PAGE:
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[Longhorn Review] Harry Potter and the Deathly Hallows

Material Type: All, Books — Tags: bilsdungsroman, fantasy. young adult, magic, wizardry — Posted on May 2, 2011, 3:36 pm

By: J.K. Rowling

After years of anticipation, the final piece to the Harry Potter puzzle has been
placed and fortunately, it fills the gap perfectly. Avid fans have been awaiting the
release of this book for years and it is safe to say that they will not be
disappointed. Harry Potter and the Deathly Hallows is the seventh and final book to
the internationally acclaimed Harry Potter series by J.K. Rowling. The series
revolves around a trio of best friends– Harry Potter, Ronald Weasley, and Hermione
Granger– who together fight the Dark Arts in efforts to destroy the evil Lord
Voldemort. It is a bildungsroman novel. Rowling wraps up the series in this last
book, answering many questions and yet still leaving some up to the viewer’s
imagination. She does this seamlessly and many will be left with a sense of
resolution that they’ve been expecting after such an epic storyline.

Each book
throughout the series grows increasingly darker. Not only does the plot move away
from the detailed depictions of life at Hogwarts that were present in the first few
books in the series, but vivid details of Harry’s journey with his best friends
become directed towards violence and mortality. No longer is Harry competing for
approval from his fellow schoolmates nor is he battling to win the Qudditch Cup for
his House. In The Deathly Hallows, Harry, along with Ron and Hermione, battle Lord
Voldemort’s regime that has surreptitiously infiltrated the Ministry of Magic. He
also bravely takes on Dumbledore’s previous task of finding and destroying
Voldemort’s Horcruxes. Throughout the book, Harry endures a sequence of struggles
that no seventeen-year-old wizard should ever have to undergo. The weight of the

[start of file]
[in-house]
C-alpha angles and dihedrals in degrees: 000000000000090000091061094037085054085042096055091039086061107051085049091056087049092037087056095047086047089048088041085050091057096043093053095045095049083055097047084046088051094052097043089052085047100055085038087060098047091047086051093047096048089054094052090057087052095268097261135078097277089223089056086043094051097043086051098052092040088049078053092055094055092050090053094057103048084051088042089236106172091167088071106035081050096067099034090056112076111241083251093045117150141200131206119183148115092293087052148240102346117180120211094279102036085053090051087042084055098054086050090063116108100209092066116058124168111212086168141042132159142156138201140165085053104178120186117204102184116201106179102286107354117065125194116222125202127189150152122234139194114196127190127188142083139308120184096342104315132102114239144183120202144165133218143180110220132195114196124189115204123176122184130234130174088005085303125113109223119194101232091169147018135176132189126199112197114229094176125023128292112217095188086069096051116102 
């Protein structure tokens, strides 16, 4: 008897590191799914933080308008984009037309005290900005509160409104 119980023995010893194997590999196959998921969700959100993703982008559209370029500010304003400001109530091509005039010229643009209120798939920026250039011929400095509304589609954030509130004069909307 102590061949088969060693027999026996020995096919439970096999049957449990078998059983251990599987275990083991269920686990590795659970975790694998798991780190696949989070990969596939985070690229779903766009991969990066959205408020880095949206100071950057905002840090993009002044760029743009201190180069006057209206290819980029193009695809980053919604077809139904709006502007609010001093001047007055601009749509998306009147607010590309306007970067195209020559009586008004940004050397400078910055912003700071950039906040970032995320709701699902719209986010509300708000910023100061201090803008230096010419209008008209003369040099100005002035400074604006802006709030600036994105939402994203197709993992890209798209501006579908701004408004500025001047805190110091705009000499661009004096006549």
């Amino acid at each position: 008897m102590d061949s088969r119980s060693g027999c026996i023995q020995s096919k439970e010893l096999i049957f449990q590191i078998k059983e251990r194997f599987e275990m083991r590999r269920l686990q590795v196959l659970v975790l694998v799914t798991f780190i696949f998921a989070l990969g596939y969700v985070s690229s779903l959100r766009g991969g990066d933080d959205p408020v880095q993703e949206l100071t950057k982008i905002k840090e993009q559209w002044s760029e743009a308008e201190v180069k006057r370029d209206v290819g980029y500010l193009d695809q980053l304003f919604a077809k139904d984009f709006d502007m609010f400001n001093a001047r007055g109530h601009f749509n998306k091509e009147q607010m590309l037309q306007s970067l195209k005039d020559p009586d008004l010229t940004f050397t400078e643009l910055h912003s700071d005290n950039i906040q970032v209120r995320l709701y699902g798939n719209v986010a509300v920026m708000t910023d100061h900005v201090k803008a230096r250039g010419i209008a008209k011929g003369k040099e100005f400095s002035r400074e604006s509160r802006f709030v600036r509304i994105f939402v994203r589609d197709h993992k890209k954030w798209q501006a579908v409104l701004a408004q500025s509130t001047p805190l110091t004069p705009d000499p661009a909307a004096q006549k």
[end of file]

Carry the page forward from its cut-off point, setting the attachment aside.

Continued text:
burden of his destiny with Voldemort slowly deteriorates Harry’s impetus and cloaks
him a cloud of doubt; however, he never gives up, and ultimately his unwavering
determination leads him to triumph.

Rowling does an impressive job of tying all the
loose ends that were left in The Half Blood Prince. Readers learn more about the
story behind the valuable locket from the previous book as well as learn about
Dumbledore’s dark past that was previously hidden from the audience. We see the
development in Ron and Hermione’s relationship. We discover the truth behind Snape
and his motives as well as his childhood. Several characters die and many have
matured into unexpected characters. There are plenty of duels and many scenes filled
with tragedy. Fortunately for readers, Rowling leaves an epilogue that will leave
many very happy.

Harry Potter and the Deathly Hallows exceeds all expectation, and
possibly is the best one in the series. The book leaves readers transfixed and the
plot is filled with exciting twists and surprises. There is a reason as to why the
Harry Potter series has become a cultural phenomenon. The series may have ended, but
the adulation and enchantment that comes from reading the books will forever live
on.

Reviewer: Vy Nguyen

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